steamer. The oilier day I went down
(o the Atlani it- docks to see a friend
cnib irk on board lint lirilish steamer
Agiiain, bound for tircylown, N'icar.iu
gua, where a number of American
boys were going fir an enterpi j ing
American mining coiupanv, who are de
veloping that splendid country of min
erals. While wailing for my friend lo
arrive, so Ihat I might say goodby, 1
h.'ipp'Uide I to met the secoml olliccr, a
good uaturetl man, and entered into
Knowing that 1 was alioiidof a
triinp I remarked to him, "Where do
y u expect to go after leaving tirey
"That I can't te'l," responded he.
"It will depend upon tho freight. We
may get a load for England; there we
may load up for Africa or India or
Japan; and from there wc may catch a
load for Australia. From there it
would bo hard to say where our punts
would b , mayhap Fouth America,
maybe somewhere on the Facilic Coast.
There is never any certainty about in.
Wo visit every sen, look inlocvery port,
carry loads from anywhere to anywhere,
providing it pays, and it may be years
before w reach hero again ; ami wc may
Iw hero on our next trip."
Tint schedule gives a fair i lea of tho
mission of thu "sea trump."
A merit it.
t unem (o !ifr you slni;ln:i la the murmur of
I listen to your tear ilmps Iu tho rain umM
There's an echo of your laughter in thu
brooklet us it Hows,
Arid I fool your bnlmy hreatlrltig In Hi" odor
jt the rose.
I'vpi-ywh re sweet unit fair,
In the earth ami iky,
Hints of you thrill mo through
I.ove im or I tllo.
J'he blossom by the wayside crows mol l
fragrant as you pass;
Ami brighter llu-h th th-w drops nslli'-y
glimmer in the glass.
The Inn. that tints the ruby to your curving
And from the distant star 1 t nleli f t- fcl'-ry
of your eye.
J't my song, In he mnl strong,
Throned your lattice fly.
lire the night wing its flight
hove me or I die.
What weie life without you? , I ' minnf.
dure lint ilream !
e worthless us a stun tn d l"iif uiinu
autumn .-I renin,
I upon the res less wave by every blast
Aiid driven down the lurbi't title, heart
broken, hopeless, blind.
O, my sweet, nt your feet
He tl my li-n. ly cry,
liriuit rein f to my u'ief
Love me or I din.
AI Inula ftmstitutiifi.
Every man is sometimes lt bait on some
ither man's hook.
The lioddess of Liberty is not a
iiroker, but bho is frequently seen "on
It is one of tho distressing anomalies
if modern lift: that the man who em't
sing tines sing.
It is intlus'ry more than birth that
lifts a boy up in Ihewoii-I. A boot
black may shine iu society if ho will
-toop to conquer.
Cabby (who has received his correct
faie) Call yourself a gentlemen? Why,
I keeps a better gentleman thin you lo
black my b nils' Far.- Fily you don't
keep another to wa-h your face!
This is an Italian bou mot: At a cafe
i group of gentlemen discinsing poli
tics; u young student entered ami joined
in the conversation; his arguments did
not please the others, an I one of them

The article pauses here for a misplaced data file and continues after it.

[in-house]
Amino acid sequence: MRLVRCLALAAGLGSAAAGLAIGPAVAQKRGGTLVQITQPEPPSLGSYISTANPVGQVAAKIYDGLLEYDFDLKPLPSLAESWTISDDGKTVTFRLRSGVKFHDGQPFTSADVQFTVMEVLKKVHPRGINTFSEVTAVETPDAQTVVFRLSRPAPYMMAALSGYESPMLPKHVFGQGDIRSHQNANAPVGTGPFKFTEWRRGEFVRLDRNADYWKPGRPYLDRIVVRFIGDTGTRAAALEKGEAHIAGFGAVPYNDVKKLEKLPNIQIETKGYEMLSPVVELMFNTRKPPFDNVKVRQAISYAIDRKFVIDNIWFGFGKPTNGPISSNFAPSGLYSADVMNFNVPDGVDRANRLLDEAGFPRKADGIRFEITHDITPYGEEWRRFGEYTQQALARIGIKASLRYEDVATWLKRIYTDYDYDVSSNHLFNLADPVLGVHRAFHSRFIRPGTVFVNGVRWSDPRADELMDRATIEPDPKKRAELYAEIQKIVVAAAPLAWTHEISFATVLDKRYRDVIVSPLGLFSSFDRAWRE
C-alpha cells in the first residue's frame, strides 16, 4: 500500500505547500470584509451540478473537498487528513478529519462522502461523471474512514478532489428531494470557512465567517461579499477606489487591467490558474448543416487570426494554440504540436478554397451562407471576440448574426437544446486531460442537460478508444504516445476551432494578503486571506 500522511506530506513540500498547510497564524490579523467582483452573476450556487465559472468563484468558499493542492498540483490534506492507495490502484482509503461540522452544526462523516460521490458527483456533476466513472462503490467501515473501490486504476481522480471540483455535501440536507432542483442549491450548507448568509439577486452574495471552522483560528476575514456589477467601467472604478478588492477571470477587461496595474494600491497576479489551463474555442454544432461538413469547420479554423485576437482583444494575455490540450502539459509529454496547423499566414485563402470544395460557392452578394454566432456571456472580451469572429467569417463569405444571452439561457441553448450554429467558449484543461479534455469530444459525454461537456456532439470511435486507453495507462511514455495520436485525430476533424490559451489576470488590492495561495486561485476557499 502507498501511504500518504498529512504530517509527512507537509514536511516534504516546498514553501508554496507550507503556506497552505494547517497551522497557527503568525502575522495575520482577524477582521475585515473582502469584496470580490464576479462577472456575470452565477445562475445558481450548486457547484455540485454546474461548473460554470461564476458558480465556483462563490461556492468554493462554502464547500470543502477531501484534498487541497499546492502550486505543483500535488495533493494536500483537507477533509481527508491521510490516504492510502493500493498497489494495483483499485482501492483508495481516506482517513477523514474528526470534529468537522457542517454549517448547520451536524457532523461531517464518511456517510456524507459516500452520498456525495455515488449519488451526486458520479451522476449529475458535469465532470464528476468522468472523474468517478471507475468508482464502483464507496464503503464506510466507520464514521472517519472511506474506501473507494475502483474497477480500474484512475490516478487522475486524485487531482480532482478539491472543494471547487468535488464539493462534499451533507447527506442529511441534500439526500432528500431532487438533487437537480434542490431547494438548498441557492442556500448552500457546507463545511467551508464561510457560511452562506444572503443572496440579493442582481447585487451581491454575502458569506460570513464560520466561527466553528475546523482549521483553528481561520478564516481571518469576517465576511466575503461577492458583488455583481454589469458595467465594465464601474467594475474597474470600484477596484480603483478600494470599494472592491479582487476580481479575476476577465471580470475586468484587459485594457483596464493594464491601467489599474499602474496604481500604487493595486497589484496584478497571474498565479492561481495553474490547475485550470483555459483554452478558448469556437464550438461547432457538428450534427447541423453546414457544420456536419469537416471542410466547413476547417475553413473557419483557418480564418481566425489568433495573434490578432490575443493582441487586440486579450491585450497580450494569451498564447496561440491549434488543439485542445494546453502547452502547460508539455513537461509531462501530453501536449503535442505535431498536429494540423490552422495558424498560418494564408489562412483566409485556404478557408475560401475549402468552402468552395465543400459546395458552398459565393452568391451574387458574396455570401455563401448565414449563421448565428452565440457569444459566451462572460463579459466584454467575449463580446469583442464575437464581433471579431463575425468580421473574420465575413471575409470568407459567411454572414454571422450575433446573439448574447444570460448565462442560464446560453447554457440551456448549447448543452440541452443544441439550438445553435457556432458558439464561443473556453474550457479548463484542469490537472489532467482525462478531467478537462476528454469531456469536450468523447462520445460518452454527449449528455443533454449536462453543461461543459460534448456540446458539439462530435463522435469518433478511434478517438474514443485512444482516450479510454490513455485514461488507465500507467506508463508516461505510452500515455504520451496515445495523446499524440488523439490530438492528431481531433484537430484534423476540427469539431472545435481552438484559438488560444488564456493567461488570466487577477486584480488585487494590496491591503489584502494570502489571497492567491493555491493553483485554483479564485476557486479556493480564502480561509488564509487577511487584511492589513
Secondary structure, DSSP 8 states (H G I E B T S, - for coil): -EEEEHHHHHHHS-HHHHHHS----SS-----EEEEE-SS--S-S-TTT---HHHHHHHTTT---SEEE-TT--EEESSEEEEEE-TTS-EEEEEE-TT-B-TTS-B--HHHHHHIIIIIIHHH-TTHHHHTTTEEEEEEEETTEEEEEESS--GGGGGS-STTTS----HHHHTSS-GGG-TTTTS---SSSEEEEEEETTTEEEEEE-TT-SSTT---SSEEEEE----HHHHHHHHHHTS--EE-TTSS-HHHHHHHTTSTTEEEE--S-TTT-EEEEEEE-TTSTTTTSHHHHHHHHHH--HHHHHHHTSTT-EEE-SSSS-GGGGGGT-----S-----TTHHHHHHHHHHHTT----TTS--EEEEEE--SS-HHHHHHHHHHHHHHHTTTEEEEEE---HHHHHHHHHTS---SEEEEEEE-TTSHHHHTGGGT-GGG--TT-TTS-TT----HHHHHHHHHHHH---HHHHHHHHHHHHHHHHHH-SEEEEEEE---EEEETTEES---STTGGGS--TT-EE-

said lo him, "Ho quiet ! Al your age I
was nu ass myself '" "Ymi me wonder
fully well pro erved, sir," was the re-
('limiting a Cuban.
Juan Yiclor'ano Mm bin, a white
lativo of Cuba, thirty-four year old, a
famous bandit, was publicly garroled, a
Havana correspondent wuiles, in front
if the city piisoii. II : was married thu
previous night in li e condemned cell,
i n the way to the staffold the criminal
ilternalely faltered and si 1 niggled tic -pcrately,
shrieking for mercy for thu
Hike of his tine' inlaut ibililriii. The
loldicry attempted to dnwn tho frantic,
ippcals by constant bugle blowing. Thu
condemned man was supcrliuiiianly
violent though heavily inaiiiieled.
Forced at la-t into banquillo by a dozen
sohlieis, lift wa:, when fixed, easily de
spatched, Imi his limbs were conlm'led
frightfully. The executioner was a
herculean coloiod man. The priest on
the scaffold was hurt in the scutll ',
mid the military were unable to
restrain their tears. The mounted po
lice subsequently charged the mob;
many per-oiis wi re hurt in the crush.
Machin's body was, aflt r several hours'
exposure, loiuoved by the fraternity of
"Fa, y Caridad," accoitlin ; lo the an
cient Spanish custom. Tne case of M i
chin is specially u :--ii'kabl , the culprit
having c-capctl several moulds l ie n villi
his brother Luis, also under sentence of
death, from tho condemned cell in tho
Castillo del l'rincipe, a strong fortress
outside the city. He promptly rcorgan.
i.ed a new gang and ii'siime l maraud
ing, frequently encountering the Civil
tiuard. The ilea 1 nia-i is said lo hive
In-i ll immcent of human bloo I, but was
execute I under the kidnapping law i as
Eiffel Tower for Siirhtsoers.
piofessor Kimball of tho Johns Hop
kins University, in un Intel view with a
lialtimore -s'i't reporter, exprctsed tho
opinion that tho EdM lower of Faria
would never prove of any servics to
pcicnce. The professor destroys nt ono
blow the claim of tho tower to special
advantage on lie score of height by
pointing out that then! are numerous
hills nud mountains of greater altitude
in Franco which could bo made u o of.
The chief drawback of tho tower, from
a scientific stand point, is that it stands
iu the midst of nn ntmospheie necessa
rily impure, ami that it is subject to
such jar mnl other dUturbaiices as would
render observations with doliento instru
ments impossible If tin so cilicisinl
are just, then all that ciiu he saitl for
the gn at tower is that it is a not re
markably prrpi easing piece of iron
architecture, from which a good view of
Paris and its environs may be obtained,
Hun Franc iw C'W'i iik.